Trudy and the Romance are proof positive that good pop music is best marinated patiently over years, rather than rushed out in the first flash of youth. By my calculation, the band has been crafting their debut long player since at least 2014; the woozy results aren’t quite like anything you’ve heard before.

Sandman is a kind of concept album, telling the non-linear story of "little Johnny," a lovelorn old romantic given life by Olly Taylor’s stumbling vocal lines, which gulp and shudder like the Liverpudlian is trying to gurgle a liquid nitrogen and brown ale cocktail. His paeans are painted in big, exploded strokes of red and gold with sweeping vistas of guitar and choral excess, like a Richard Hawley-penned musical. Producer David Pye has a ton of fun corralling his sweeping mix around the trio’s clever songs, like Bones Howe carpeting Tom Waits’ early material in barroom glitz.

It feels cheap to pull individual tracks out of what is very much an album of stylistic absolutes, but ‘Midnight’s Blue Girl’ nicely wheels out the template; a sharp three-piece driving melodies, Taylor’s chokey delivery, which rubs off all the sharp edges of his consonants to emerge somewhere between Bryan Ferry and Pete Doherty. Over everything is arranged a melodrama that the band rightly compare to Disney at its most syrupy; they call it "realistic cartoon." I’d say it’s more Fritz the Cat than Mickey Mouse.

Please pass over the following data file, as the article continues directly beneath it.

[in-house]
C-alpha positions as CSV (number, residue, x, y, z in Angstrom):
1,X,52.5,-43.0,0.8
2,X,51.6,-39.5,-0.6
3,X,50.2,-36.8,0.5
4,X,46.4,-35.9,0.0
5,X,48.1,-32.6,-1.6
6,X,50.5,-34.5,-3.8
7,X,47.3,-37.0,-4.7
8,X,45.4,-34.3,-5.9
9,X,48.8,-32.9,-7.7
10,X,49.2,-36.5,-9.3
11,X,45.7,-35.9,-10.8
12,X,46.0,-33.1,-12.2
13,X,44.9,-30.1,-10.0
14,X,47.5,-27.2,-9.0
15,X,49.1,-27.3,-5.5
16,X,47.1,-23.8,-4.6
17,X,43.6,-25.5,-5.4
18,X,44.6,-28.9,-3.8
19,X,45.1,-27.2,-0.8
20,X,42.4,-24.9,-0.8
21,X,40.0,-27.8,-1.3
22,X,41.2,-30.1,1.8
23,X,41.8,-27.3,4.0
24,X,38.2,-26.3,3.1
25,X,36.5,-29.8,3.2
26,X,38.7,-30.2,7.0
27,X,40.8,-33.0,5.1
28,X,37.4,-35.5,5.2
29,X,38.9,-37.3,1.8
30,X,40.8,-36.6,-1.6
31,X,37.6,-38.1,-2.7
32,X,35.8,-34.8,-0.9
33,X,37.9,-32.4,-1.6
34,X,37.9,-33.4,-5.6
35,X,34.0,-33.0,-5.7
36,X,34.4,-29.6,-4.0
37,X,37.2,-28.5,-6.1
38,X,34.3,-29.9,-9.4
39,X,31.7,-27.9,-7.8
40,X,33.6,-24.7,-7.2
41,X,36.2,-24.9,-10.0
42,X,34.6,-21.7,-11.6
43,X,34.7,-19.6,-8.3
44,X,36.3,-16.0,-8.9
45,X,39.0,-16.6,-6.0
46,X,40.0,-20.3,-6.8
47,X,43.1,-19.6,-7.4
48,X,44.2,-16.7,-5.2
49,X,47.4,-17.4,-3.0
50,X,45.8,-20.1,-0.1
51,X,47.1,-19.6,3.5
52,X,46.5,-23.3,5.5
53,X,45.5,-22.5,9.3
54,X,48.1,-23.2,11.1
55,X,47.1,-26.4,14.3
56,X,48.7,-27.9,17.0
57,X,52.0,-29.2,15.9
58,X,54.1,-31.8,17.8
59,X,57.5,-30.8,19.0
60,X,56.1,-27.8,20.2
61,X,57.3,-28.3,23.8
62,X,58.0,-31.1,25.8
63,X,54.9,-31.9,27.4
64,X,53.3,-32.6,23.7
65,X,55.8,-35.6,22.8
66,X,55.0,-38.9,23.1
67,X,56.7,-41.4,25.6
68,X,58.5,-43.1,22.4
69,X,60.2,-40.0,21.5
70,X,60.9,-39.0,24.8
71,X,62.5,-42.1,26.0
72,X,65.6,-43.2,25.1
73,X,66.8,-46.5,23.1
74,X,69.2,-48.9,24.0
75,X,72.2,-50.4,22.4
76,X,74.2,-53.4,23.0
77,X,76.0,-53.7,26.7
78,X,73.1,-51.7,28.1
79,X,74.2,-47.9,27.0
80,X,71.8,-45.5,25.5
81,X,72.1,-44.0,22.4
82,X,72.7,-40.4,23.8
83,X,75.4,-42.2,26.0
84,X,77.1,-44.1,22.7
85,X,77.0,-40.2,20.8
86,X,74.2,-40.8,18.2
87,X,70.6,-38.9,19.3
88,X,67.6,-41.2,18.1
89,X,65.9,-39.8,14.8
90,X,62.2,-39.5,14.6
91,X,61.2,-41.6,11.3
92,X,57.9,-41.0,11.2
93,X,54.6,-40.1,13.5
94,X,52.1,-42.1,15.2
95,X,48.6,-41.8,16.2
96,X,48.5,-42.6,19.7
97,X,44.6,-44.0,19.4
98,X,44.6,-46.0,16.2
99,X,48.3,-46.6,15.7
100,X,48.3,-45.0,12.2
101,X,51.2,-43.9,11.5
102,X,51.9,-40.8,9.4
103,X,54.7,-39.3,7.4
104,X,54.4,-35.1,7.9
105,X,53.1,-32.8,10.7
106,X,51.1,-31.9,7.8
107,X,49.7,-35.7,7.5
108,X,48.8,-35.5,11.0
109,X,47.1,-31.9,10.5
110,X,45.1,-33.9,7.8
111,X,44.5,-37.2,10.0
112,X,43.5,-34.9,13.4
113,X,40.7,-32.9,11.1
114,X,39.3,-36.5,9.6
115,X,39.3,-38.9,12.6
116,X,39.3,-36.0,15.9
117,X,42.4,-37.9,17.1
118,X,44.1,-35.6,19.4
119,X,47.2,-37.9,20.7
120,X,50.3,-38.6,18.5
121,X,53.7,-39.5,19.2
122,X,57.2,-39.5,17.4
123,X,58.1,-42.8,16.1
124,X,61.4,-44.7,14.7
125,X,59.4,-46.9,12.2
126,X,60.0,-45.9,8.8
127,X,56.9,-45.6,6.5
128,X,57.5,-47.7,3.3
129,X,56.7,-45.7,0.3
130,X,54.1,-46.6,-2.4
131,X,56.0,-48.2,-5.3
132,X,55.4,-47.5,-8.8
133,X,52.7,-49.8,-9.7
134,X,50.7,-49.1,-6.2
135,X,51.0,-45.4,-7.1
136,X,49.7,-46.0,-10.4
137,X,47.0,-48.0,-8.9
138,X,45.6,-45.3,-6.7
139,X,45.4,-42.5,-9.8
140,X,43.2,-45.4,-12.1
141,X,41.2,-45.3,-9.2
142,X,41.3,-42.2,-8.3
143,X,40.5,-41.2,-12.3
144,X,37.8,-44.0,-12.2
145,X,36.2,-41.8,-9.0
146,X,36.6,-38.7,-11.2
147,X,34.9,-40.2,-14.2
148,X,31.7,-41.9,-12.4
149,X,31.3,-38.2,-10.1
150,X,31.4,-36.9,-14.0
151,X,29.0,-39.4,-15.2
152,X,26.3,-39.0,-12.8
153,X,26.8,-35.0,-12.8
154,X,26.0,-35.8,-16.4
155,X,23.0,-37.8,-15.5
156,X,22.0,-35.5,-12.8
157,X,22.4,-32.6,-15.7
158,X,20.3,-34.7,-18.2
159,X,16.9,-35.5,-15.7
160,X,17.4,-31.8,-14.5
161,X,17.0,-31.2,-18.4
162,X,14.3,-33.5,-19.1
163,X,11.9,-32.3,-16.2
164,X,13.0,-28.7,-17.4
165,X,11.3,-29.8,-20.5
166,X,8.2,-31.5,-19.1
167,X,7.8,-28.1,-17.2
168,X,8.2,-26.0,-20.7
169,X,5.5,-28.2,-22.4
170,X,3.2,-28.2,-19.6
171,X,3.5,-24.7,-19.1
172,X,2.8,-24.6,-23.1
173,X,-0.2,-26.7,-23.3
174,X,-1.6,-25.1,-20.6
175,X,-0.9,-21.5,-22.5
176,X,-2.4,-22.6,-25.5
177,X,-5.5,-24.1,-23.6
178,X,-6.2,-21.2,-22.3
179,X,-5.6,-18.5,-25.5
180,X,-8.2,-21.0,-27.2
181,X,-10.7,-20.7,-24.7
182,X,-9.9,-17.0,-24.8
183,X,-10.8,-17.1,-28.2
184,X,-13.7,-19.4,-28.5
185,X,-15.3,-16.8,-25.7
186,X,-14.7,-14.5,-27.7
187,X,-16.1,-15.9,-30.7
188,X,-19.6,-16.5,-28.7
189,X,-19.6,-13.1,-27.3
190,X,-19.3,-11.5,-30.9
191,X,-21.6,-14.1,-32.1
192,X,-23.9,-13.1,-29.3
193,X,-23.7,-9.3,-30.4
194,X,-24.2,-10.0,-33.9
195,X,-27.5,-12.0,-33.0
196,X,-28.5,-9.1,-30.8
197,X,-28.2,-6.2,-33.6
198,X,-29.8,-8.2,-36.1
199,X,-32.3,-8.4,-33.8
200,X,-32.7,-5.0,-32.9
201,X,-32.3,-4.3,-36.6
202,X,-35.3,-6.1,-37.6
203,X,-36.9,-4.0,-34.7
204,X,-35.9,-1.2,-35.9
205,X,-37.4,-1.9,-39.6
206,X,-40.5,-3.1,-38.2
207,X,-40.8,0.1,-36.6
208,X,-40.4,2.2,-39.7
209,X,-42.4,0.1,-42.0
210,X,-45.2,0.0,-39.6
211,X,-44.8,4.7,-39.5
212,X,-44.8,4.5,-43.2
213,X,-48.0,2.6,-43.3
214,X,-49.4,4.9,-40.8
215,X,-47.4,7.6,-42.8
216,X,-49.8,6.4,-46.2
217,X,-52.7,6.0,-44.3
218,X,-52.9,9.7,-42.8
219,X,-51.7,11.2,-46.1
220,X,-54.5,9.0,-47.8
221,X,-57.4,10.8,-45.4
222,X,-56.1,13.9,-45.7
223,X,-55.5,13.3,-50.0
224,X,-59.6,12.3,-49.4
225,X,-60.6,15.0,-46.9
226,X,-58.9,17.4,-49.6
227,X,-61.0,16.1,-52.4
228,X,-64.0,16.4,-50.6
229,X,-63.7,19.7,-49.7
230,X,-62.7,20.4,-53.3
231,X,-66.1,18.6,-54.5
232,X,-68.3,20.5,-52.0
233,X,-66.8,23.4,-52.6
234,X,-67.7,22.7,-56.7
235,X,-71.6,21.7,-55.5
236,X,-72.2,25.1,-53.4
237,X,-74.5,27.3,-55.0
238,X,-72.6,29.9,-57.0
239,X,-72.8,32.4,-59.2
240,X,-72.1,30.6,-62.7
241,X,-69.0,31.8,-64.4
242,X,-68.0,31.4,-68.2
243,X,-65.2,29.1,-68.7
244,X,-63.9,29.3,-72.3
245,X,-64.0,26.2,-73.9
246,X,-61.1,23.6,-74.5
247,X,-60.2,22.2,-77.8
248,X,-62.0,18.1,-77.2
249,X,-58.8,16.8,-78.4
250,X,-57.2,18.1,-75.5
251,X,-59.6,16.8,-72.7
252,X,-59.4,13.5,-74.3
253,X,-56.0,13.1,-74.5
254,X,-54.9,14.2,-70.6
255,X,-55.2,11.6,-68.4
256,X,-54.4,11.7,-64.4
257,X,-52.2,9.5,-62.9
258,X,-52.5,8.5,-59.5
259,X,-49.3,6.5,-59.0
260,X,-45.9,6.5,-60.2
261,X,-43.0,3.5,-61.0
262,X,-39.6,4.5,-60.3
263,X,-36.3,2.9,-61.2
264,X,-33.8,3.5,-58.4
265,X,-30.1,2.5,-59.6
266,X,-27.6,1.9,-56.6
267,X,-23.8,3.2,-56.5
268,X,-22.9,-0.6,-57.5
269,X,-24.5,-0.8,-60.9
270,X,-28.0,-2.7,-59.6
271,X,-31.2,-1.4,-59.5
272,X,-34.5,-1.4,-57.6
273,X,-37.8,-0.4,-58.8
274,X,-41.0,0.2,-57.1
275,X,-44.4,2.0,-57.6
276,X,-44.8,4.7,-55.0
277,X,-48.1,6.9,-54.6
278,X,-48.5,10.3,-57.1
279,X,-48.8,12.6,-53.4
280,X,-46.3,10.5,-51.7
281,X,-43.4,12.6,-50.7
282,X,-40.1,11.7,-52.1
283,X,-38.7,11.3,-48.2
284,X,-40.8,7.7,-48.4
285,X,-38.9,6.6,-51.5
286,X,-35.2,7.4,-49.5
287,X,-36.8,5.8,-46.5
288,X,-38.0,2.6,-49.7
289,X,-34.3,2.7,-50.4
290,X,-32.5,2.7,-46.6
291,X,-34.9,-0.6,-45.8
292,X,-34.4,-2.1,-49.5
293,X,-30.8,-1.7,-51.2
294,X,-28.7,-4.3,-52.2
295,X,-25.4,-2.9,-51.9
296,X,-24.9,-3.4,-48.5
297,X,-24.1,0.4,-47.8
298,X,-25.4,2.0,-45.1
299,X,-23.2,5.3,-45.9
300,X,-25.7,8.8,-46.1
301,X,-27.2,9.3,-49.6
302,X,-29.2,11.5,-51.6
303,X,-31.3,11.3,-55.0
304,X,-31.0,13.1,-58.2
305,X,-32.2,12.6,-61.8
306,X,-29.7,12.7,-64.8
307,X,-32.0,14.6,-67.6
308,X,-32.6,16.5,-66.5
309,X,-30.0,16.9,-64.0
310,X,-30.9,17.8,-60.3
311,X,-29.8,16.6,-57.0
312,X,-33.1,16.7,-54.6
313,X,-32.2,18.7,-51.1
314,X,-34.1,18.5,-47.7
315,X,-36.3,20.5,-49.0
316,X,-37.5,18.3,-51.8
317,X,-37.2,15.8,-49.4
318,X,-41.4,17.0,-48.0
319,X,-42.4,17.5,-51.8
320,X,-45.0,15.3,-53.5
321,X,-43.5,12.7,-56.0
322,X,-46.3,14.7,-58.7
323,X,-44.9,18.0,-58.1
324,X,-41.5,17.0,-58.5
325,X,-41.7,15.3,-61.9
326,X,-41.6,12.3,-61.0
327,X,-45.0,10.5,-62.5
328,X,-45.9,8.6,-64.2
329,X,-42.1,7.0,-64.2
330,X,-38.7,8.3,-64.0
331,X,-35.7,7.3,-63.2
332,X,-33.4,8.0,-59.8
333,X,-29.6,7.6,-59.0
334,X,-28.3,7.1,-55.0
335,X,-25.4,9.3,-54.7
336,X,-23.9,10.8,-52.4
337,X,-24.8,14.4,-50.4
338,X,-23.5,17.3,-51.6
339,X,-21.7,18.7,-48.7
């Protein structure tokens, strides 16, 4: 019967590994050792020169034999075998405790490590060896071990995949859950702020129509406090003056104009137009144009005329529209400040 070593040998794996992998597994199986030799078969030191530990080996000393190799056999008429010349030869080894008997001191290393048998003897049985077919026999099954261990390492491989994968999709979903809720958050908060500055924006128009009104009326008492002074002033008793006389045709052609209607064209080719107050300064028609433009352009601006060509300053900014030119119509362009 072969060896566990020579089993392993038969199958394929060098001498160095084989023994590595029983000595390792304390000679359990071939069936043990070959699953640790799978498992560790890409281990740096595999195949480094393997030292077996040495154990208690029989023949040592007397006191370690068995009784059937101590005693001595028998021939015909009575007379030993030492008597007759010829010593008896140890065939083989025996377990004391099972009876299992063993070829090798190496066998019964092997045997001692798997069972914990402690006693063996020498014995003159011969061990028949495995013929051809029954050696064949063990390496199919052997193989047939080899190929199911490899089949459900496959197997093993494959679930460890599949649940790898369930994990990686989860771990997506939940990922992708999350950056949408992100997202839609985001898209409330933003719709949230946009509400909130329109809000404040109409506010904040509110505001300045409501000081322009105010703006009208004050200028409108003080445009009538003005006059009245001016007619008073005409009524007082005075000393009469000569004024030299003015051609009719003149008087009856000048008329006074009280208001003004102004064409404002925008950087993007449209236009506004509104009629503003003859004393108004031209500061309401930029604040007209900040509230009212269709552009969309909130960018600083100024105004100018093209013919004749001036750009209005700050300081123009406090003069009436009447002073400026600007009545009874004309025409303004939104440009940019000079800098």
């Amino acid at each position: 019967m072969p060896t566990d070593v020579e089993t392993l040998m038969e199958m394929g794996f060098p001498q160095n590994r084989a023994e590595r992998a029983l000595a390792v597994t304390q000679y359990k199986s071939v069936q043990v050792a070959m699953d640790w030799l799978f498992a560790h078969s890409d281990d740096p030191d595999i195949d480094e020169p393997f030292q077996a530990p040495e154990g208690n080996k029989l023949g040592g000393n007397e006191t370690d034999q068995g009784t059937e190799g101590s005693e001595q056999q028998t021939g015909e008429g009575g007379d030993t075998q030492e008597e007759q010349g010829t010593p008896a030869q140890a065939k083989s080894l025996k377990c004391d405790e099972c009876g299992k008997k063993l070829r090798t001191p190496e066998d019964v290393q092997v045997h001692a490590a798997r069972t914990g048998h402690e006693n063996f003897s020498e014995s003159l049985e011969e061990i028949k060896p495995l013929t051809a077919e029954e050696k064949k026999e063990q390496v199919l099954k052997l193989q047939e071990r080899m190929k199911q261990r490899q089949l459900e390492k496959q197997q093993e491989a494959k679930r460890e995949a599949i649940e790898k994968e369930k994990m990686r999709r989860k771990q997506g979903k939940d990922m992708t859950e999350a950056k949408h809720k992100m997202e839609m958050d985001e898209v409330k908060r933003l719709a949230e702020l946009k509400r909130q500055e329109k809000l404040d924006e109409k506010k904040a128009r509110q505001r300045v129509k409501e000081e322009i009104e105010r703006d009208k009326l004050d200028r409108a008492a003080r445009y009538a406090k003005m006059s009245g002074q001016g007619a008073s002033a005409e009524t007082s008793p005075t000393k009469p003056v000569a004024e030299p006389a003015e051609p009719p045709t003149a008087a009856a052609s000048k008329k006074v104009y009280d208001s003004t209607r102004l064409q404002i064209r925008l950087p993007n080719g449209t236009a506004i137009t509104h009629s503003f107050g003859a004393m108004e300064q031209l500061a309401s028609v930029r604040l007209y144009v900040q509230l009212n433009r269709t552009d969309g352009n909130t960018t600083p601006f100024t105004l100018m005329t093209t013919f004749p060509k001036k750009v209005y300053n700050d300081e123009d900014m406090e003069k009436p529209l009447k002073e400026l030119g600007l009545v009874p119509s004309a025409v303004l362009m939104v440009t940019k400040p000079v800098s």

There’s a huge serving of "spaceman doo wop," never less than on ‘The Hopeless Romantic’. ‘Candy Coloured’ has the plastic veneer of Unknown Mortal Orchestra and is the album’s drunken core (or liver). Opener ‘My Baby’s Gone Away’ actually begins with the suggestion that we might expect another Merseyside spaghetti western, before veering off in several melodic and tonal directions at once. It’s this impatience with conventional arrangements, more than anything else, which sets Trudy and the Romance’s debut apart from the field. The band haven’t just thrown a good idea into the mixer and let the songs flow out, there’s a keen dedication to detail on each track, a desire to reach for moments of blurry romance. There’s also a pounding amount of energy, particularly on the album’s title track.

I don’t like comparing anything to The Libertines because they’re honestly a band whose entire existence I could do without, and for whom a lot of people still hold a nostalgic loyalty. Back in 2002 their ramshackle charm (however affected) did light a few bulbs. Where they were intellectually restricted to the most basic of rock singles, Trudy and the Romance stretch and strain the sinews of their music to leave welts that attest to the truthfulness of it all.

Sandman is a labour of love in the truest sense; a complicated rush of hormones, like fancy perfume seething over the grey matter. When it’s at its best, it can make you feel like you’re drunk and in the first flush of obsession. Even the swearing sounds sweet.